The report, entitled 'Plastic Shopping Bags and Reusables—A Comparison', looks at some of the footprints of these various bags. The single HDPE has a greenhouse CO2 equivalent of 6.08, which is based on some 52 shopping trips a year; the biodegradable starch-based bag comes out at 6.61, which is higher; the paper bag comes out at 11.8; and the PP fibre green bag does very well in that it is 1.96.

One of the other ironies of the proposal is that the so-called boutique bags, which people would be familiar with as those bags used in department stores and so forth, will not be banned. These bags have a much thicker density and therefore do not fall within the ban, although they do have handles. If we compare these bags with the much maligned so-called single-use plastic bag (which is about six on this measure), those boutique bags, which really are single-use bags (I have cupboards stuffed full with them, and I never reuse them), are 29.8, which is five times the rate, yet those boutique bags are not being banned. I am quite happy to share this research with any of my colleagues who might be interested. All of this research and information really reinforces the claim we have made that this measure is merely targeting a fairly narrow part of the litter stream.
The study in Ireland has also been quoted and, before the research came out from Victoria, this was the latest research that had been quoted, going back to March 2002. Ireland introduced a levy of 15 eurocents and the reduction in use fell by some 90 per cent.

Not surprisingly, a number of business groups have expressed their opposition to this, in particular, Business SA, which believes that it will affect the state's competitiveness, will impact significantly on smaller retailers and will not reduce the overall level of waste produced by our community.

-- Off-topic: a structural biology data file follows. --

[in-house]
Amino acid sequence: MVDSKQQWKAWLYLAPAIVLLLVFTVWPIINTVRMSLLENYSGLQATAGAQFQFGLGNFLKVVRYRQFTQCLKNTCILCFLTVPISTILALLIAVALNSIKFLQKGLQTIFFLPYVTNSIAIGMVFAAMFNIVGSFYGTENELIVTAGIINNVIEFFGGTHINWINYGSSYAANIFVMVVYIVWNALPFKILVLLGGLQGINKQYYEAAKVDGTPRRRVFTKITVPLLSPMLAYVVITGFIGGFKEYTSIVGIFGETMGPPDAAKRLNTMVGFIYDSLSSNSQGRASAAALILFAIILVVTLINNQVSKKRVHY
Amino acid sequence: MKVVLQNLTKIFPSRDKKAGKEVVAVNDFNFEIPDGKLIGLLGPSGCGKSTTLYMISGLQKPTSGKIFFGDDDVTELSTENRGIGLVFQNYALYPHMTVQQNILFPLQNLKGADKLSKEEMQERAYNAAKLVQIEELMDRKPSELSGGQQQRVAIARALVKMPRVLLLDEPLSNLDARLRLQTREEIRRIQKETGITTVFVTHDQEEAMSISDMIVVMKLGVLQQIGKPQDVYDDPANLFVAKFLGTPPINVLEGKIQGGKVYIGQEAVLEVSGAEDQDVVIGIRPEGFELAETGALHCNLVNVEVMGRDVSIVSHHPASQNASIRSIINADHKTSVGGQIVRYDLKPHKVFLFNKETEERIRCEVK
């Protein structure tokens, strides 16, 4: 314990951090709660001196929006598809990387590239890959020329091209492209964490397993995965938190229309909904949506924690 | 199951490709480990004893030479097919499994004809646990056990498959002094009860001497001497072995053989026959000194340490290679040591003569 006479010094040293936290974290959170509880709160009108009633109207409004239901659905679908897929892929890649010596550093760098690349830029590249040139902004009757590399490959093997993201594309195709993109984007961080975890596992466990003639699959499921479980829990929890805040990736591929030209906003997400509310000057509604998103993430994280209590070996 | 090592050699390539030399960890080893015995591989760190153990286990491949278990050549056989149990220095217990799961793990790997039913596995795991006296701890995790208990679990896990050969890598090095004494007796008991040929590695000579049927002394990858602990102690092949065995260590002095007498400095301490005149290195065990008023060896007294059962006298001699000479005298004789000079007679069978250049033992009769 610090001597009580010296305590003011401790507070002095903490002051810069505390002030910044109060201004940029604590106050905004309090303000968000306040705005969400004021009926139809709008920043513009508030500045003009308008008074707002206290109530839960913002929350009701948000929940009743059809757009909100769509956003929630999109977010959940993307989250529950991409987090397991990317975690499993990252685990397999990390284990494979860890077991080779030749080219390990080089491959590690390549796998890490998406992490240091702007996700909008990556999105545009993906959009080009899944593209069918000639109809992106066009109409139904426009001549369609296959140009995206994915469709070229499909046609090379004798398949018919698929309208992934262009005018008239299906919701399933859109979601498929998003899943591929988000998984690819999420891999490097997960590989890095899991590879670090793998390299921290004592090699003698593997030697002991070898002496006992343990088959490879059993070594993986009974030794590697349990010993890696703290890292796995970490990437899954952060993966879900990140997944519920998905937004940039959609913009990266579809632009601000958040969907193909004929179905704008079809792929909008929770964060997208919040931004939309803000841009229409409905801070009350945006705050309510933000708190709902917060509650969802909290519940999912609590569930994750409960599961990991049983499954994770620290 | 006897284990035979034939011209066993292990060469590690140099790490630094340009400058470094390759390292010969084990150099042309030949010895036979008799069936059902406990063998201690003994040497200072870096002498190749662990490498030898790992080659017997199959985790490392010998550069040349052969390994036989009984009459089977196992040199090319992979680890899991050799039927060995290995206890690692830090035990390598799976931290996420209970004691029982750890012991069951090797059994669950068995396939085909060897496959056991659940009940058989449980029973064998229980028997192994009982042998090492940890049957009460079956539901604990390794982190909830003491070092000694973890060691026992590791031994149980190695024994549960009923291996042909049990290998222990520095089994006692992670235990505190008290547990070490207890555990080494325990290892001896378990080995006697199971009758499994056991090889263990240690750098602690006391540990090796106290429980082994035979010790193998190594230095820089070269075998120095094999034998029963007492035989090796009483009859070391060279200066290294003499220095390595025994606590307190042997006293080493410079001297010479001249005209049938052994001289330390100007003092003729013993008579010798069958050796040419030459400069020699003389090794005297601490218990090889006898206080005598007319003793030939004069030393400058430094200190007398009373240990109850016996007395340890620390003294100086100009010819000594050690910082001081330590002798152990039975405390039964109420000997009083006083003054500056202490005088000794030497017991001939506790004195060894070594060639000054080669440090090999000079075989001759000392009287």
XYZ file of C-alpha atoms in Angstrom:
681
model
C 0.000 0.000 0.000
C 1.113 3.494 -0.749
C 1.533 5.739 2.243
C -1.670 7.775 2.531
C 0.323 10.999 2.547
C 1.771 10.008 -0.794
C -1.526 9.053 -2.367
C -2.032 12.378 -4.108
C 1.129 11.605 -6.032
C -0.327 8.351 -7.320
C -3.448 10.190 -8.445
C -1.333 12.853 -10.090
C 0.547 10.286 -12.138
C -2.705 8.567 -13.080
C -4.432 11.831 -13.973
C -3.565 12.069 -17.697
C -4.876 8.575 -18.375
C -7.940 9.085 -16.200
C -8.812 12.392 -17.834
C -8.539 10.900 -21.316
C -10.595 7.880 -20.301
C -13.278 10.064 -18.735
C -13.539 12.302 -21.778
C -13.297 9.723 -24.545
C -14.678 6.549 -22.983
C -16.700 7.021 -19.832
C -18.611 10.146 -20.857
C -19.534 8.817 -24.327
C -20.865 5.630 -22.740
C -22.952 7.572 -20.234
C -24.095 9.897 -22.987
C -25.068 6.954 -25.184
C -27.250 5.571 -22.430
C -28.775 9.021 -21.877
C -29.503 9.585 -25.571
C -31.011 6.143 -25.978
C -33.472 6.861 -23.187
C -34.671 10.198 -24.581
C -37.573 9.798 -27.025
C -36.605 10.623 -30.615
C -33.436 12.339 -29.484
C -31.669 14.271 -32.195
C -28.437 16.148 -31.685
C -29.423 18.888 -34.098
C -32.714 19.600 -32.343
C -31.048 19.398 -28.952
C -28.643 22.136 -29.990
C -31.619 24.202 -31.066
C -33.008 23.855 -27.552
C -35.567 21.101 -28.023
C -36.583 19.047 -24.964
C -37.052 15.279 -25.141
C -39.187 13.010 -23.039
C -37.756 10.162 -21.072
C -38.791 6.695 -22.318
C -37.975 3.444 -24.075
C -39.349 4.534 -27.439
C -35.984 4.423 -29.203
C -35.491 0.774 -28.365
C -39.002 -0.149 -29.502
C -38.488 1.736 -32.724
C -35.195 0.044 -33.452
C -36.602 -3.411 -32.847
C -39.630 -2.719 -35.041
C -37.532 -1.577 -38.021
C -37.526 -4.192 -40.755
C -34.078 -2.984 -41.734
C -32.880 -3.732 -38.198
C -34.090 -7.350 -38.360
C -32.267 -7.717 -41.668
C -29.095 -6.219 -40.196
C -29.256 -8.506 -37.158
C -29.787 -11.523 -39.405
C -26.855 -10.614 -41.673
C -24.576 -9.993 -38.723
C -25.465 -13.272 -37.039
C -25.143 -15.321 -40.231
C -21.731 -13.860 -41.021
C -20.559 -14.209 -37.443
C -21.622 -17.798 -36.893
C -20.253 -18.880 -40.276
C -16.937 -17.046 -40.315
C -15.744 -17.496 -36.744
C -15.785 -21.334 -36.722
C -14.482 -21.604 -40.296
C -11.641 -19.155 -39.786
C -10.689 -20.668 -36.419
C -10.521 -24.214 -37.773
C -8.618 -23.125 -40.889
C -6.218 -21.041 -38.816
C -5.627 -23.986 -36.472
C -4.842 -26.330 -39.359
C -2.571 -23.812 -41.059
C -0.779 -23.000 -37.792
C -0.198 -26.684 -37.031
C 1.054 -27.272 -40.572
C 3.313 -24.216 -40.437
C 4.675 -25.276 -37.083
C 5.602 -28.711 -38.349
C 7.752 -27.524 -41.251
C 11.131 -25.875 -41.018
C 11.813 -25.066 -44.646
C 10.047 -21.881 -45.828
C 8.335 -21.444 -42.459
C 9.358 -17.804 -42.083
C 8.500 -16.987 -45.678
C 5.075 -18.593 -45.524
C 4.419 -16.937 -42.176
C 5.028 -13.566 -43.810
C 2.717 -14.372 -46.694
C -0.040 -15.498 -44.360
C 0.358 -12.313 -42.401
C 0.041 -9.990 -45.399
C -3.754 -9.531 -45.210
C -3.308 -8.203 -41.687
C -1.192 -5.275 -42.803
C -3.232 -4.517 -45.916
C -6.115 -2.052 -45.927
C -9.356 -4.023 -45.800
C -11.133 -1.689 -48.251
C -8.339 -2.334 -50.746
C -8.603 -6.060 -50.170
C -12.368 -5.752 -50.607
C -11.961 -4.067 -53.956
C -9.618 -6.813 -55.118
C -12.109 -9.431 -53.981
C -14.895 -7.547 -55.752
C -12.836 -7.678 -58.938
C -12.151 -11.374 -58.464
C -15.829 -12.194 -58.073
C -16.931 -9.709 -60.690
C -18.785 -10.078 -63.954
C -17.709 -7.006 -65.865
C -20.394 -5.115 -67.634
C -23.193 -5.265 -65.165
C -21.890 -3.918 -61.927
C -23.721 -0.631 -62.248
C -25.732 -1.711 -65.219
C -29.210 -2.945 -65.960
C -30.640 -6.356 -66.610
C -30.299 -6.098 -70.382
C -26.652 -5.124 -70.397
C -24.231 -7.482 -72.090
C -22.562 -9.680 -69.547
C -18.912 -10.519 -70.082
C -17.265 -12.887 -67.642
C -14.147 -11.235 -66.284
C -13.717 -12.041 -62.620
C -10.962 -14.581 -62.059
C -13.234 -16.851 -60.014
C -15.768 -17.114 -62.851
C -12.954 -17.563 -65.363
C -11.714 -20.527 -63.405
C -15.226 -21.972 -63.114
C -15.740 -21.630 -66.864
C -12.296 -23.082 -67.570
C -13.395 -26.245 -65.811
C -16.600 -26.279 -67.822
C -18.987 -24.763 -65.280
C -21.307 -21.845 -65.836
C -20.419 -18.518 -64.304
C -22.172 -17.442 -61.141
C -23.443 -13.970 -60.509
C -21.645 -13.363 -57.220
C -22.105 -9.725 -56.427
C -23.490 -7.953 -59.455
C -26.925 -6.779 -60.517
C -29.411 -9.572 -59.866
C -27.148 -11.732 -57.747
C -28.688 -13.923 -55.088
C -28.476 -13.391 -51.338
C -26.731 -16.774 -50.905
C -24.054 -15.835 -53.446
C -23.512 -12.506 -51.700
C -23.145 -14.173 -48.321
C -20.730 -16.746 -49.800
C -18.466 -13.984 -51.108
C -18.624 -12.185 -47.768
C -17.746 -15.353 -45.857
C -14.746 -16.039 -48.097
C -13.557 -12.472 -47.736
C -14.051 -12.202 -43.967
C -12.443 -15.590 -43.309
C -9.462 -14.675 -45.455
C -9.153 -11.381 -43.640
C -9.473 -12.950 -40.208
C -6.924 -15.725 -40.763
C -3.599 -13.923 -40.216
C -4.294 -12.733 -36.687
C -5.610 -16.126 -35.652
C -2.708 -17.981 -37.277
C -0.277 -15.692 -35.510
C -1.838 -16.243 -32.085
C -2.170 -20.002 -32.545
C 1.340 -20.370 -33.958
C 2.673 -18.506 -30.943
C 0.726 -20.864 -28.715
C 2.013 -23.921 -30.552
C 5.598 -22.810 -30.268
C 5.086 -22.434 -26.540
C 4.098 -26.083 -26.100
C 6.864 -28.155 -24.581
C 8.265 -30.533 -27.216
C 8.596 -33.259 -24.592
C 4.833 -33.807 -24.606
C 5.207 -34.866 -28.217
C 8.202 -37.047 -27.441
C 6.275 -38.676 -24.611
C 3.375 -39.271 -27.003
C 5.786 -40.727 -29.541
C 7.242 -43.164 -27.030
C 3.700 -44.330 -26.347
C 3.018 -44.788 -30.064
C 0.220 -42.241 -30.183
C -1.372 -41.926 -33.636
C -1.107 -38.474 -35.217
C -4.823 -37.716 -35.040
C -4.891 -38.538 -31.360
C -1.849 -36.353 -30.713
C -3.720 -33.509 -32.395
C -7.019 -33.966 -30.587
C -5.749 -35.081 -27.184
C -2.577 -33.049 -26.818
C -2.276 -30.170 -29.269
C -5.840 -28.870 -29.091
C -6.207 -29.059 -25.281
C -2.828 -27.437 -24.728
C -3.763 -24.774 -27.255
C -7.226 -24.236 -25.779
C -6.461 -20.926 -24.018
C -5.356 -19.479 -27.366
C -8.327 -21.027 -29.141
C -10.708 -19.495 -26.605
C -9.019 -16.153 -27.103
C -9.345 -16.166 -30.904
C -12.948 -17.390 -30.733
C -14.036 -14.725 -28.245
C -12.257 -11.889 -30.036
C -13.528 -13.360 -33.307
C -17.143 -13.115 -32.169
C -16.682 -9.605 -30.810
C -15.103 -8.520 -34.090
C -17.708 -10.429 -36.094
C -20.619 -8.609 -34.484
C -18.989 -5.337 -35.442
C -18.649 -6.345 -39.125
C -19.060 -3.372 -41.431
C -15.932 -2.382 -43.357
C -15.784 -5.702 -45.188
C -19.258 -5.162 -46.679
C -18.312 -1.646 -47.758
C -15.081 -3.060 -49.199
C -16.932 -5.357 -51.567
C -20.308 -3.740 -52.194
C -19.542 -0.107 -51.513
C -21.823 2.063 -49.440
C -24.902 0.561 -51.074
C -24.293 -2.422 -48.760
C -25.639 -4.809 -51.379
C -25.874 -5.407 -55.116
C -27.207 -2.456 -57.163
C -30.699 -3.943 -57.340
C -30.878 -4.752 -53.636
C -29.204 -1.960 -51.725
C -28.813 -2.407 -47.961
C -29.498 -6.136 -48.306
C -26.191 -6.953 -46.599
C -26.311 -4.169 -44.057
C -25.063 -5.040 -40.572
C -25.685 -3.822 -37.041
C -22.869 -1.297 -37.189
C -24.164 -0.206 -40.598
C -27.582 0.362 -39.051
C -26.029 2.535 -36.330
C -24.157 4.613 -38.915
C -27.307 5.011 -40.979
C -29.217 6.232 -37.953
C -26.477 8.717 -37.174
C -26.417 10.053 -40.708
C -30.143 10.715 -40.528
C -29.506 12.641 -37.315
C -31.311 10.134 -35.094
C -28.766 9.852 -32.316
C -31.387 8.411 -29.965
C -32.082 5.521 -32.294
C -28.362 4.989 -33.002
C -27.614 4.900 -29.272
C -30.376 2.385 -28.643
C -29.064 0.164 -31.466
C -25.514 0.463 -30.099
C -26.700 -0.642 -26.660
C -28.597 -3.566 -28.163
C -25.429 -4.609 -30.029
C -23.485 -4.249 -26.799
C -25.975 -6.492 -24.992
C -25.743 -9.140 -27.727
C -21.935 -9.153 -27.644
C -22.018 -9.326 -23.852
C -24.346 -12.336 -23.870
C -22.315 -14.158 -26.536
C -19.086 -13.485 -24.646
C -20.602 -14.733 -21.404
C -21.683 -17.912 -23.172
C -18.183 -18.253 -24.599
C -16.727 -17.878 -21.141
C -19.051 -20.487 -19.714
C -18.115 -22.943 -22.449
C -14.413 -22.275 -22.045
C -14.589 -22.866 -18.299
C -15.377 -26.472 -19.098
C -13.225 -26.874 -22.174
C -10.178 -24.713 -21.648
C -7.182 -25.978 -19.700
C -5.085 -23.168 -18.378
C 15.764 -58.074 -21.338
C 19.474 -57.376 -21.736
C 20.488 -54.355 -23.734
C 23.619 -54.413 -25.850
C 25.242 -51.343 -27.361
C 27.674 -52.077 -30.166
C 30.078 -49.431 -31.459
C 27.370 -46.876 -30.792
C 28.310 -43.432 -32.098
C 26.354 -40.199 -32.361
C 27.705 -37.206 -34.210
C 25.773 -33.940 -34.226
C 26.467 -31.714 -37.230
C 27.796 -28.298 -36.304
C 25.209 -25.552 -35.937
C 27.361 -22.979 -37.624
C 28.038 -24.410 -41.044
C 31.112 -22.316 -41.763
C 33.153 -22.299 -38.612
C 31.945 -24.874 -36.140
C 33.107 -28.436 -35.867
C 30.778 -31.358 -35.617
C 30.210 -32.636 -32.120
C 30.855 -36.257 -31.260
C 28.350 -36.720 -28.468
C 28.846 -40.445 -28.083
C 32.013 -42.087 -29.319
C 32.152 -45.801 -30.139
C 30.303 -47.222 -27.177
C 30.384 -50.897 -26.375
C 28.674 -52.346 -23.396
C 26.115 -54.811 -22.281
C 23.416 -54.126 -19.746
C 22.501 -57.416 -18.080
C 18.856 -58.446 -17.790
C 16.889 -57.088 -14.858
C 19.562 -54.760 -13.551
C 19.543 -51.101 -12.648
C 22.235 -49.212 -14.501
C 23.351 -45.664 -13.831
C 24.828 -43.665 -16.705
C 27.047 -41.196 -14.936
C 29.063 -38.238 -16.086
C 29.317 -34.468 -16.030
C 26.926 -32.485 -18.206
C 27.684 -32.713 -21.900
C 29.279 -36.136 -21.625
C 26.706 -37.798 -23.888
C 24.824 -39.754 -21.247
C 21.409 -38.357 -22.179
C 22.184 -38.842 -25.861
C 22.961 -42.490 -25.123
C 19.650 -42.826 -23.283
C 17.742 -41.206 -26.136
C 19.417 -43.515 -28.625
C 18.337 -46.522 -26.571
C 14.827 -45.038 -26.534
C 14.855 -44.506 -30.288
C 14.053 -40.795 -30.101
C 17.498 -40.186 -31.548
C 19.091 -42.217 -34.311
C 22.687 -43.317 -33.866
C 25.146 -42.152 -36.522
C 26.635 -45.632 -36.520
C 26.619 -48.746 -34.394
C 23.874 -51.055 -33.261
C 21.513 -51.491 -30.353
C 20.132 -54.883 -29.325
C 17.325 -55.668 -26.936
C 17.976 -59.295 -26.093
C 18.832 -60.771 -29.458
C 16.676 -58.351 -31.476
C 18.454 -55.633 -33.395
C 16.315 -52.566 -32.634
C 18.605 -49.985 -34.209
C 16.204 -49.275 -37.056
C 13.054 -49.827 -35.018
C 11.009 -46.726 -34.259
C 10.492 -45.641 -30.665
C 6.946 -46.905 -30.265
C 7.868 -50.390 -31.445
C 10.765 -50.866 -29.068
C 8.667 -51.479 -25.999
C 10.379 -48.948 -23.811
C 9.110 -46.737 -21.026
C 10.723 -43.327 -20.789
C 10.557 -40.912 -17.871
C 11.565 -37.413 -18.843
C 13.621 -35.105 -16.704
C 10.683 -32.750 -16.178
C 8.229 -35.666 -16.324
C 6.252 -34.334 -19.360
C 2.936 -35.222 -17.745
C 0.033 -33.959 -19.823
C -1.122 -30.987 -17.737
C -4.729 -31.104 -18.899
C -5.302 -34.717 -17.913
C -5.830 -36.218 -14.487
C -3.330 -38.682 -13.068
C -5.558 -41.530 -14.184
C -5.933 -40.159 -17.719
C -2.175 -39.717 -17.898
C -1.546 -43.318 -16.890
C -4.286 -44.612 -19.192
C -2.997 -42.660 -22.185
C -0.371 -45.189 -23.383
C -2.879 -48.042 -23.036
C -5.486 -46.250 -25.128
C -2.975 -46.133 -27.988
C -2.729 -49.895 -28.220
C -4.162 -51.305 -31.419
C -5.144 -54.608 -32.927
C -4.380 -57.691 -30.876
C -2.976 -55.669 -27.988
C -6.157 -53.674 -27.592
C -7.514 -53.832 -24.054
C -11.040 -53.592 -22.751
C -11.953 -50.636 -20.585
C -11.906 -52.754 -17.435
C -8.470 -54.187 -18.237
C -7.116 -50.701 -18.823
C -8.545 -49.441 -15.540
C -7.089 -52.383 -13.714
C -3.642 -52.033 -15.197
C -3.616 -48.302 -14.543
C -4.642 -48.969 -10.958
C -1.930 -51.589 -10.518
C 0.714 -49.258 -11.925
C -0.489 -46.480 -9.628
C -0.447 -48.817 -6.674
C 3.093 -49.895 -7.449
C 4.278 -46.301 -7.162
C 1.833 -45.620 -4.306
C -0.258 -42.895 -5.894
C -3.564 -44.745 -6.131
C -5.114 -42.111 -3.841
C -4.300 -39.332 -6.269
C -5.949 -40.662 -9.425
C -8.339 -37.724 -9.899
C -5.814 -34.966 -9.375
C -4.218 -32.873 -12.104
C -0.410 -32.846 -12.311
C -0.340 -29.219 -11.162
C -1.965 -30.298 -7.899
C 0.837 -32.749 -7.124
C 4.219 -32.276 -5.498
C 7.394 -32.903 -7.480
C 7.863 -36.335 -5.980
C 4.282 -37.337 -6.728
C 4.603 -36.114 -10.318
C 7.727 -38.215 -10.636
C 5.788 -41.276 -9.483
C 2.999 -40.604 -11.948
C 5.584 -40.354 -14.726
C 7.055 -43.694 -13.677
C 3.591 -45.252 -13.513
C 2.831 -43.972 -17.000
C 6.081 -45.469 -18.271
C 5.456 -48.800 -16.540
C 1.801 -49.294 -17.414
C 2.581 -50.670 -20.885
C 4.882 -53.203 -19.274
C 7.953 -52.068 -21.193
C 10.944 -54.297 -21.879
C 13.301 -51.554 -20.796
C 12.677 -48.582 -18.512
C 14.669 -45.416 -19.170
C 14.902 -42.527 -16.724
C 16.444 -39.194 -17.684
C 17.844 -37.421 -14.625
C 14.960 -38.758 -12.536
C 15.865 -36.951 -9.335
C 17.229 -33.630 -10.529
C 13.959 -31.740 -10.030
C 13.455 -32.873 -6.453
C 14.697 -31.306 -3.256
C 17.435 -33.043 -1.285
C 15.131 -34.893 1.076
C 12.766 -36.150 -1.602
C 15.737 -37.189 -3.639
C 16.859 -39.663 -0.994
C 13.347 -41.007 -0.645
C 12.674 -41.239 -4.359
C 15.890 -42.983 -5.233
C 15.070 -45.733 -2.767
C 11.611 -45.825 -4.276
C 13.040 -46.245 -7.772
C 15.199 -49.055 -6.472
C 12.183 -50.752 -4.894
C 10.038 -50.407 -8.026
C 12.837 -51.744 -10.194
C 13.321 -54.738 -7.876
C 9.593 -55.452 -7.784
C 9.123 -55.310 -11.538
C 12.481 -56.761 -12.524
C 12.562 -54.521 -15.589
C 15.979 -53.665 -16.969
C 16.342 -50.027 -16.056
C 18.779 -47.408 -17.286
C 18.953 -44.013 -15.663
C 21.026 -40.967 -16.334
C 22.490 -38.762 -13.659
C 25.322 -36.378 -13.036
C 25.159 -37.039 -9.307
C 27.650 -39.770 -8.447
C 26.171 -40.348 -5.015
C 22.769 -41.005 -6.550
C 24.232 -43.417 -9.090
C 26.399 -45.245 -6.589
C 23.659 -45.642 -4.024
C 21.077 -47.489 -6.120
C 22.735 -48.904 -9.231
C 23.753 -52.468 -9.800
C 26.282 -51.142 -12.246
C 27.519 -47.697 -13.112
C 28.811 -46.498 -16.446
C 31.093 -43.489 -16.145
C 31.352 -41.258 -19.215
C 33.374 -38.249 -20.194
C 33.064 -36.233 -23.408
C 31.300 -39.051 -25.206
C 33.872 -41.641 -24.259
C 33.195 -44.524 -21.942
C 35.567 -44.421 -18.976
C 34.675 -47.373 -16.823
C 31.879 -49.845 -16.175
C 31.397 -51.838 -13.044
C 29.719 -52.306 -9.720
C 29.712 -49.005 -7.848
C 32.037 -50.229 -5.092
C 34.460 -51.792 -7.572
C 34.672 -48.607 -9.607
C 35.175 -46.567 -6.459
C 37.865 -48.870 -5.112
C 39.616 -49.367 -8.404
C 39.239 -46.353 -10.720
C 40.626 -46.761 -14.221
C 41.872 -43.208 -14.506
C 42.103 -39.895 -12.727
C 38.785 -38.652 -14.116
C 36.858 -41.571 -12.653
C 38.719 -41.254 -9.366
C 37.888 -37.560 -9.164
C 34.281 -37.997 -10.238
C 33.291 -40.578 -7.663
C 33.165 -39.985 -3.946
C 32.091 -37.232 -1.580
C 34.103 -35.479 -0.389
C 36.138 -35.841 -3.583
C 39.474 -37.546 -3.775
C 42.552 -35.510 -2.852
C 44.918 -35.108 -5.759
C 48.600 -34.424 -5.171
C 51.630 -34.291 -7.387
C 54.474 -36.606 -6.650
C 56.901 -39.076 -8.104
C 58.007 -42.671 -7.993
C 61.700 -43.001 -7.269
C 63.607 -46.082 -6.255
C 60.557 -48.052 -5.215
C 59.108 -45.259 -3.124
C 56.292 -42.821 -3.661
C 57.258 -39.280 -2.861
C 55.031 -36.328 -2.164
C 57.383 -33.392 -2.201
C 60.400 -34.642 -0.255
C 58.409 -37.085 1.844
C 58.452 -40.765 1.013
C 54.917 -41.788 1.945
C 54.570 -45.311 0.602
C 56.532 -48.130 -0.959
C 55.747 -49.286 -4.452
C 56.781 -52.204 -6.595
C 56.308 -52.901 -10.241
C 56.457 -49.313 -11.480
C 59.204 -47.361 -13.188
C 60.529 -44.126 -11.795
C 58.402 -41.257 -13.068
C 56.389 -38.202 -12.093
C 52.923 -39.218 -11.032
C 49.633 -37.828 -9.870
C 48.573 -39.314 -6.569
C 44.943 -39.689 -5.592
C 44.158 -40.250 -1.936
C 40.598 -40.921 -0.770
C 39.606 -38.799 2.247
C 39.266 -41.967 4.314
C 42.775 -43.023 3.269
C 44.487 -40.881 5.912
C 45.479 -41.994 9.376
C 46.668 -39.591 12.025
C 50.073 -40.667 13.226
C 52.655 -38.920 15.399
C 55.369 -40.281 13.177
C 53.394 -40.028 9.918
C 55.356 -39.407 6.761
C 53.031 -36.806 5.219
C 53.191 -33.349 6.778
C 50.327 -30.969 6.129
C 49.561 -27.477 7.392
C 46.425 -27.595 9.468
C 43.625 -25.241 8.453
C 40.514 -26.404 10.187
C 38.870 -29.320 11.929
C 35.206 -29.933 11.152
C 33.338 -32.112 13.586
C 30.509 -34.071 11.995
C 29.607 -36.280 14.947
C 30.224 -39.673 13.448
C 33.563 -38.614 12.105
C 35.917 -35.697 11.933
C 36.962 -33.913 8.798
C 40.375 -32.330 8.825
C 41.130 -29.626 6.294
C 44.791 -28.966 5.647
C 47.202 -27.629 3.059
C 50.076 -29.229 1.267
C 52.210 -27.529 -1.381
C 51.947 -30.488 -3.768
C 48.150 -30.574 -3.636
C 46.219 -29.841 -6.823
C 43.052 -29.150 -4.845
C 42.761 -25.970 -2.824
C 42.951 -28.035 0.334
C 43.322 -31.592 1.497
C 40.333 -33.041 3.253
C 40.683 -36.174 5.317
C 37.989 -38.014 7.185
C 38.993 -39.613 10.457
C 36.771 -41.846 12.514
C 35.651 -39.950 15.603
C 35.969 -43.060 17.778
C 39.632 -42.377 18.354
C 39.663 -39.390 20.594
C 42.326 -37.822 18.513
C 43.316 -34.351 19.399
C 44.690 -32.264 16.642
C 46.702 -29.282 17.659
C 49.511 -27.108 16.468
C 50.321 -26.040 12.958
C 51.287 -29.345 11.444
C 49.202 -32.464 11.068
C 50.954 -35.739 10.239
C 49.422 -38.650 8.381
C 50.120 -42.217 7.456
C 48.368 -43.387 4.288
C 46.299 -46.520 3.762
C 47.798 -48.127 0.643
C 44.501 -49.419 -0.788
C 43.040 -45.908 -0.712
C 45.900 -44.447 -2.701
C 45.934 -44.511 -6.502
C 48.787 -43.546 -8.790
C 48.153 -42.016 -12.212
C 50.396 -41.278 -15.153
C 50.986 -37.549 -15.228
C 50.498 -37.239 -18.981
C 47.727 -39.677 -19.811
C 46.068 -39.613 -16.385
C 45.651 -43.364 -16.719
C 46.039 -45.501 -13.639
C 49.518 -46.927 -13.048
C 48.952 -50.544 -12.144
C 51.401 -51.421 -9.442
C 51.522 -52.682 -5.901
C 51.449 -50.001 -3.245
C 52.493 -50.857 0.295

The Independent Supermarket Council of South Australia, while supporting a graduated introduction of a ban, has raised a number of concerns in relation to banning plastic bags, including health, hygiene and the eventual disposal of reusable green bags. The State Retailers Association has expressed similar concerns.

In short, we do not believe that the alternatives, which are the cornstarch bags, have been sufficiently available on the market to meet this ban by 1 January. They would really be the alternative that everybody would look to, but they are certainly much more expensive. There are concerns about hygiene, about occupational health and safety, and about the fact that this really is a rather tokenistic approach to the matter.

I would also like to share with honourable members the information that Target South Australia will actually introduce its own regime from 1 December 2008, which (surprise, surprise!) will mean that alternatives are available but at a cost. The compostable bags will cost 10¢, and then there will be a range of other bags ranging from $1 to $2.99.

A number of retailers, particularly organisations such as Bunnings, have demonstrated that they are prepared to get involved in reducing waste in response to community concern, but we do not think that plastic bags should be banned outright, and we will not support this bill.